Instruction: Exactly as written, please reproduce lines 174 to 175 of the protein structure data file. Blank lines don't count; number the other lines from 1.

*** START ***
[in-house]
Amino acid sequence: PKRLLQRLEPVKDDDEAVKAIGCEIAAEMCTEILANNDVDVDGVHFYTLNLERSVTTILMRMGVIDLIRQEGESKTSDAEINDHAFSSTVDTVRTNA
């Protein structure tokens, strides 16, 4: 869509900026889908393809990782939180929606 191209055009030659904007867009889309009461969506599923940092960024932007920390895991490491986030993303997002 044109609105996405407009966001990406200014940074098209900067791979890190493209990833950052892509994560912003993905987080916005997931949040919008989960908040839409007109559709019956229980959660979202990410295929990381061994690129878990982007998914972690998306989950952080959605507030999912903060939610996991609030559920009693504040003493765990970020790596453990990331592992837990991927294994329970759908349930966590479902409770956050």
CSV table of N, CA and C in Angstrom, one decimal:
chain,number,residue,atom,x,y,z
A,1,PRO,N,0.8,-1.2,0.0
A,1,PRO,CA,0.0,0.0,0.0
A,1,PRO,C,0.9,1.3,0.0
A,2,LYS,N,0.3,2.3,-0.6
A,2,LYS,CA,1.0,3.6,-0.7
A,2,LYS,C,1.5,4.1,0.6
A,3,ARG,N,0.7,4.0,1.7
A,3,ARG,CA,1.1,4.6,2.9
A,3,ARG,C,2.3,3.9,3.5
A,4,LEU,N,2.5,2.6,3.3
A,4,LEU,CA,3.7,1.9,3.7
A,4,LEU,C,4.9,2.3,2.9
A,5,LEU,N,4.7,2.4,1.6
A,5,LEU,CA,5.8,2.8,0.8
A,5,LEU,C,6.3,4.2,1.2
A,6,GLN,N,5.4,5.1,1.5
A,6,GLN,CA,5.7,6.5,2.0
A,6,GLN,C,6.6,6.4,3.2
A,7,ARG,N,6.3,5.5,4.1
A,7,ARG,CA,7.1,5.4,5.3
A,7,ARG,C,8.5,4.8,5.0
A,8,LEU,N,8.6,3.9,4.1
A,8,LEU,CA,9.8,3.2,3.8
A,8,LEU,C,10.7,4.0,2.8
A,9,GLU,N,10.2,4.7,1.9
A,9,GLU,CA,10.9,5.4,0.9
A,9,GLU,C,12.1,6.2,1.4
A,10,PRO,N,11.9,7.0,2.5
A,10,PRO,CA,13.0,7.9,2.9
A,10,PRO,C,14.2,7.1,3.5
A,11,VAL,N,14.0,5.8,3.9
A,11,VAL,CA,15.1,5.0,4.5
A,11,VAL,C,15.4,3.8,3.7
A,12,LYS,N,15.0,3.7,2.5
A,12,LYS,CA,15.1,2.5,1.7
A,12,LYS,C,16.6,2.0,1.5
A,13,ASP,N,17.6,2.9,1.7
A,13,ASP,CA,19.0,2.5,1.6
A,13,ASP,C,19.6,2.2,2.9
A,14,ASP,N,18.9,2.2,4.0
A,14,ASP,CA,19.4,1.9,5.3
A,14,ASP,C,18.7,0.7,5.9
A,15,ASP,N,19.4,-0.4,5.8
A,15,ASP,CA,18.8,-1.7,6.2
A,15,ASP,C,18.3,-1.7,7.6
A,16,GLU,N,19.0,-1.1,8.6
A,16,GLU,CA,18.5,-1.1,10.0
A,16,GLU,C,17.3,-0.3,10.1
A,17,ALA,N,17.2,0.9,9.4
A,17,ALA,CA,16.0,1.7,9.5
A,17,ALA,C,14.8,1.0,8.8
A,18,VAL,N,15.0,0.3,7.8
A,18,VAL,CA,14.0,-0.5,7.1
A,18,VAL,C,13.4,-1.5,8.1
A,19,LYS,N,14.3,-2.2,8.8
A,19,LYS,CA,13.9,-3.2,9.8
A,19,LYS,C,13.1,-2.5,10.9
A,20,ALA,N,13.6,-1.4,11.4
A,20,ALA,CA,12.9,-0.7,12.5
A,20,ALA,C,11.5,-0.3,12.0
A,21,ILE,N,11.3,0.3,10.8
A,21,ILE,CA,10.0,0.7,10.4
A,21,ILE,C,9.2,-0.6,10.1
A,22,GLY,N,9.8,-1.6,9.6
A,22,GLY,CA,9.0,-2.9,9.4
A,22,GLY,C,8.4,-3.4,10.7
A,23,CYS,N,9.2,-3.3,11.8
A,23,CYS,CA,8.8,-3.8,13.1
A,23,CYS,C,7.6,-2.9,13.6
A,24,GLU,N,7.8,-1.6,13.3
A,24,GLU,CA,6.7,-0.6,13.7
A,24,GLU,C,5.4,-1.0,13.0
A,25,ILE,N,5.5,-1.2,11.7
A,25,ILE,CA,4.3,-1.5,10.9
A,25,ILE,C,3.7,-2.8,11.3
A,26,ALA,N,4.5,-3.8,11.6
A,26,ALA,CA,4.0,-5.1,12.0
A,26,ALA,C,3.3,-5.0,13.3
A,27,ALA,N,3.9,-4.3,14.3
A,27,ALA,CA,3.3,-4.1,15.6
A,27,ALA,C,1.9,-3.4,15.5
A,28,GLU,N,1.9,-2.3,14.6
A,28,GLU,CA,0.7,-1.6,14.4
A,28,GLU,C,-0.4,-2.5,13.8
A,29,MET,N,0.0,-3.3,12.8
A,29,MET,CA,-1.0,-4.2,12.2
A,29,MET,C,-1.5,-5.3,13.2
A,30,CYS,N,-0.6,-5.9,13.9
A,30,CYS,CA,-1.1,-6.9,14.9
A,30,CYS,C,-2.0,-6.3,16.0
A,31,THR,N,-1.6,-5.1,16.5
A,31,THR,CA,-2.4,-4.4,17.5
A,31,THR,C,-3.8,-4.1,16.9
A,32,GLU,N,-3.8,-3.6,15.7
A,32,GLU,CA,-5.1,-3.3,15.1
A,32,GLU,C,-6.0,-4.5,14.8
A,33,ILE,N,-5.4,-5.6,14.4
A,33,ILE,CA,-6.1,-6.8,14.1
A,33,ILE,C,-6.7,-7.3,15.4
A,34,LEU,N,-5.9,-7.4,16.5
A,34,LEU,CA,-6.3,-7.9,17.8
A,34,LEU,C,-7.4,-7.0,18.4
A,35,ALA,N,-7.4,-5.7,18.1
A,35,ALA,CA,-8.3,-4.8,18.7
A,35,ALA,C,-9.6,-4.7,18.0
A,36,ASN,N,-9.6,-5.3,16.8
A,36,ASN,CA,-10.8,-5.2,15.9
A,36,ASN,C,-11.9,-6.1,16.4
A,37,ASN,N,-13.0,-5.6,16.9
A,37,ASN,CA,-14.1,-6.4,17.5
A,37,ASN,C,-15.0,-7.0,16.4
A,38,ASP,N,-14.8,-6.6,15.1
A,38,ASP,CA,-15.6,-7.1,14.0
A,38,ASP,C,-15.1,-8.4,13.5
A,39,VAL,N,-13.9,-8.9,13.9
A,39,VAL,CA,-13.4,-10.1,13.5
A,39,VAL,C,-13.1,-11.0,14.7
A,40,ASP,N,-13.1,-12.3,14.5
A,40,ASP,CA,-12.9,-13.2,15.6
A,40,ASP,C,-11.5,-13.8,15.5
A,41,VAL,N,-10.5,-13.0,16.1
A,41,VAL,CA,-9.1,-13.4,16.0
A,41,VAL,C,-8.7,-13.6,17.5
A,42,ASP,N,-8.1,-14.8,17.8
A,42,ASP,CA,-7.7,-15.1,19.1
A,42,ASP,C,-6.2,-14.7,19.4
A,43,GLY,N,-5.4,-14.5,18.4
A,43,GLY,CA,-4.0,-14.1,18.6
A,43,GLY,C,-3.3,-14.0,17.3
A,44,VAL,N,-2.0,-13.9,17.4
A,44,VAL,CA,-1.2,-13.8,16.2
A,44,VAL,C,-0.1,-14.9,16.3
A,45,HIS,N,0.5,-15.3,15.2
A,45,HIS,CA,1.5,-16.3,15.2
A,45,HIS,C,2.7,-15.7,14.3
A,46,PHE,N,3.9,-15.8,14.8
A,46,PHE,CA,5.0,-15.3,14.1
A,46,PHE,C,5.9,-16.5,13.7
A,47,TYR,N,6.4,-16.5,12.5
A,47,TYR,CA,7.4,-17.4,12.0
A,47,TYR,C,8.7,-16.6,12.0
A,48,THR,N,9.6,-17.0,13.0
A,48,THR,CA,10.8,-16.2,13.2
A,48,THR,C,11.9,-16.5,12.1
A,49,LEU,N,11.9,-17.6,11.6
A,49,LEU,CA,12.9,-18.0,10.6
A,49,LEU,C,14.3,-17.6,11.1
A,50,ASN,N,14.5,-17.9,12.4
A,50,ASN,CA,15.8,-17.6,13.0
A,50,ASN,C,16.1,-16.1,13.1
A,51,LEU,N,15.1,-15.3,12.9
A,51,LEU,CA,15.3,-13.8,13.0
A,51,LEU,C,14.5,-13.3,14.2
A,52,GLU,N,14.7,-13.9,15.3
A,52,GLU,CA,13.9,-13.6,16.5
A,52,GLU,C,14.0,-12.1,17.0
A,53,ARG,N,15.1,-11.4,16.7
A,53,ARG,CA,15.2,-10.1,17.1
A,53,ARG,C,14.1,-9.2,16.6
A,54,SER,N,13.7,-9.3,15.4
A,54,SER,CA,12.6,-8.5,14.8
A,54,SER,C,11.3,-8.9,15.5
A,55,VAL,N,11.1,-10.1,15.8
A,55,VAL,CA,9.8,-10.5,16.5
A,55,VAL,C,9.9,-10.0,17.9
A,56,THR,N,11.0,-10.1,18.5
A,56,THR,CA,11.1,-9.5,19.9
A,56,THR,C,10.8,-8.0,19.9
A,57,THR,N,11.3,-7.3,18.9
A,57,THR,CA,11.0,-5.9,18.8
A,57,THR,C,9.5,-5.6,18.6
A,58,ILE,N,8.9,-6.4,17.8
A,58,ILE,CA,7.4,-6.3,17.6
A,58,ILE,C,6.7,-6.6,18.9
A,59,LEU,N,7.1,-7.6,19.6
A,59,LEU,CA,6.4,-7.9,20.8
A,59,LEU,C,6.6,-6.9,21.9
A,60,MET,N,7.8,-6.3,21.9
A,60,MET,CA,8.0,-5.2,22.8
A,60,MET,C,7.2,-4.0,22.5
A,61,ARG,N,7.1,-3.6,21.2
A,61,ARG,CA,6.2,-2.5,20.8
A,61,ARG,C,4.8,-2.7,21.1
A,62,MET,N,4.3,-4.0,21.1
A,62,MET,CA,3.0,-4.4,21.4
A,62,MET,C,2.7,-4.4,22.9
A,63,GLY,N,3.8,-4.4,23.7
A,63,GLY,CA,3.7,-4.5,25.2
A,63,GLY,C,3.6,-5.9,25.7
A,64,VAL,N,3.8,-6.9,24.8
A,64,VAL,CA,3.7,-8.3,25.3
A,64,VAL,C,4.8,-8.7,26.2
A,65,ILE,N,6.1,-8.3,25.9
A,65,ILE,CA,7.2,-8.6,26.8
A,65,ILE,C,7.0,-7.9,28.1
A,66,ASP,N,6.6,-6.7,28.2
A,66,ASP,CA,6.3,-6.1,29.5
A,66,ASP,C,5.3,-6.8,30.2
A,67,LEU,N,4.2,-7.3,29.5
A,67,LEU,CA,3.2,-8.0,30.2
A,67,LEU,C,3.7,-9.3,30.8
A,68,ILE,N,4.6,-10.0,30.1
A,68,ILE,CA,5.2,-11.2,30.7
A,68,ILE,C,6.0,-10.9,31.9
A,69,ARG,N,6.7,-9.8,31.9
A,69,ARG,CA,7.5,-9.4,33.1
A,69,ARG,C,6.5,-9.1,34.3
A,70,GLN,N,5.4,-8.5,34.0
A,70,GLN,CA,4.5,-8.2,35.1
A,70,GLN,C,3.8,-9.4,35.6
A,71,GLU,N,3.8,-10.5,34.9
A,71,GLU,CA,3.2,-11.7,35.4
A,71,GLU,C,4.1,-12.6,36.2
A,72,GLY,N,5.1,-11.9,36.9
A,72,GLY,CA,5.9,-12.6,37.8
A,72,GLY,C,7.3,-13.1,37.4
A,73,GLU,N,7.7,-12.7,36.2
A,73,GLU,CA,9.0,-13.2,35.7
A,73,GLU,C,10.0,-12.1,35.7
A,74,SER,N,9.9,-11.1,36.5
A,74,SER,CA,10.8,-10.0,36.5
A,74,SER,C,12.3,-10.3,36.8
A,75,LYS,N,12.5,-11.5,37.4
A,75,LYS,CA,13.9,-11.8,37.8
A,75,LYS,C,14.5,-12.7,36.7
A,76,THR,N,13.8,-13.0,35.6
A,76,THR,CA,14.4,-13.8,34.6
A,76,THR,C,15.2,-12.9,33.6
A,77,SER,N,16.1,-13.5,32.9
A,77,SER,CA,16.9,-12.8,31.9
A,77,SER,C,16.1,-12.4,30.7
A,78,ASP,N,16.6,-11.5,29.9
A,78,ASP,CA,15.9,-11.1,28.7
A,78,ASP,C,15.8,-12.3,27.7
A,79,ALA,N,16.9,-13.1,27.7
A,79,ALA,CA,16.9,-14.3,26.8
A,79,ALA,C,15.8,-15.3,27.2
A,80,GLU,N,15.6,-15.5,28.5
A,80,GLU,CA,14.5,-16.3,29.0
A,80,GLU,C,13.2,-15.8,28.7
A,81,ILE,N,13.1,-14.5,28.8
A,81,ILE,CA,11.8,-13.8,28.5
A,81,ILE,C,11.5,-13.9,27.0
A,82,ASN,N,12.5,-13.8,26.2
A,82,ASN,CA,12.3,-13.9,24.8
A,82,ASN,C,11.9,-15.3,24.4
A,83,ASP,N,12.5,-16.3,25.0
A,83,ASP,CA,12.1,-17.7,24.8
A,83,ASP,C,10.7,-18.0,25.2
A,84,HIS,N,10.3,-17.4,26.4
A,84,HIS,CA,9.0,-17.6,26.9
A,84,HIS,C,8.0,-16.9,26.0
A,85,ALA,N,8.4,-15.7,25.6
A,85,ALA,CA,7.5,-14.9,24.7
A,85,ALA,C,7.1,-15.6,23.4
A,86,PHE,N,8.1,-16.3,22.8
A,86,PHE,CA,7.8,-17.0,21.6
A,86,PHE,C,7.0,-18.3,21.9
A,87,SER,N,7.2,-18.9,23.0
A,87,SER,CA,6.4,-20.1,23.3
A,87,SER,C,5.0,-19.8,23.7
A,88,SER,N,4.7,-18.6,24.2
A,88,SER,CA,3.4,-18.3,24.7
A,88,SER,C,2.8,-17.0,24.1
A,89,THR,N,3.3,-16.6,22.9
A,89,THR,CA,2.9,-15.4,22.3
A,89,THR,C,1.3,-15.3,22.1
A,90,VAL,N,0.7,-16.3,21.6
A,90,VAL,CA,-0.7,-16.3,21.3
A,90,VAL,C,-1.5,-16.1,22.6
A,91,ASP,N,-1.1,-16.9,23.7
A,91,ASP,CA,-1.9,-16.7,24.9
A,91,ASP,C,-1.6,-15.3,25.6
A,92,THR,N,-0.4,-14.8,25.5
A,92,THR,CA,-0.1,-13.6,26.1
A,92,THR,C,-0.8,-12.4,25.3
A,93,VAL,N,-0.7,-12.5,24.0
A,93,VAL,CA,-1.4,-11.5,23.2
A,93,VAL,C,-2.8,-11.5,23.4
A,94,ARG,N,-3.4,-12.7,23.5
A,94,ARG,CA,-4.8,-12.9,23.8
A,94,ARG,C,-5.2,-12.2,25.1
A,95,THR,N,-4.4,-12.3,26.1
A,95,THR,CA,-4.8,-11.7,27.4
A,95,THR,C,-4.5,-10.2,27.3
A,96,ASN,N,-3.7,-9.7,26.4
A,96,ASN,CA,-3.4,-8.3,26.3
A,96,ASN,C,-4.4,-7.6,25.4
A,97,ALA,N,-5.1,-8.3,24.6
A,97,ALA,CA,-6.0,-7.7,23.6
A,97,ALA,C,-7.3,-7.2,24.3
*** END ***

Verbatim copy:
A,57,THR,N,11.3,-7.3,18.9
A,57,THR,CA,11.0,-5.9,18.8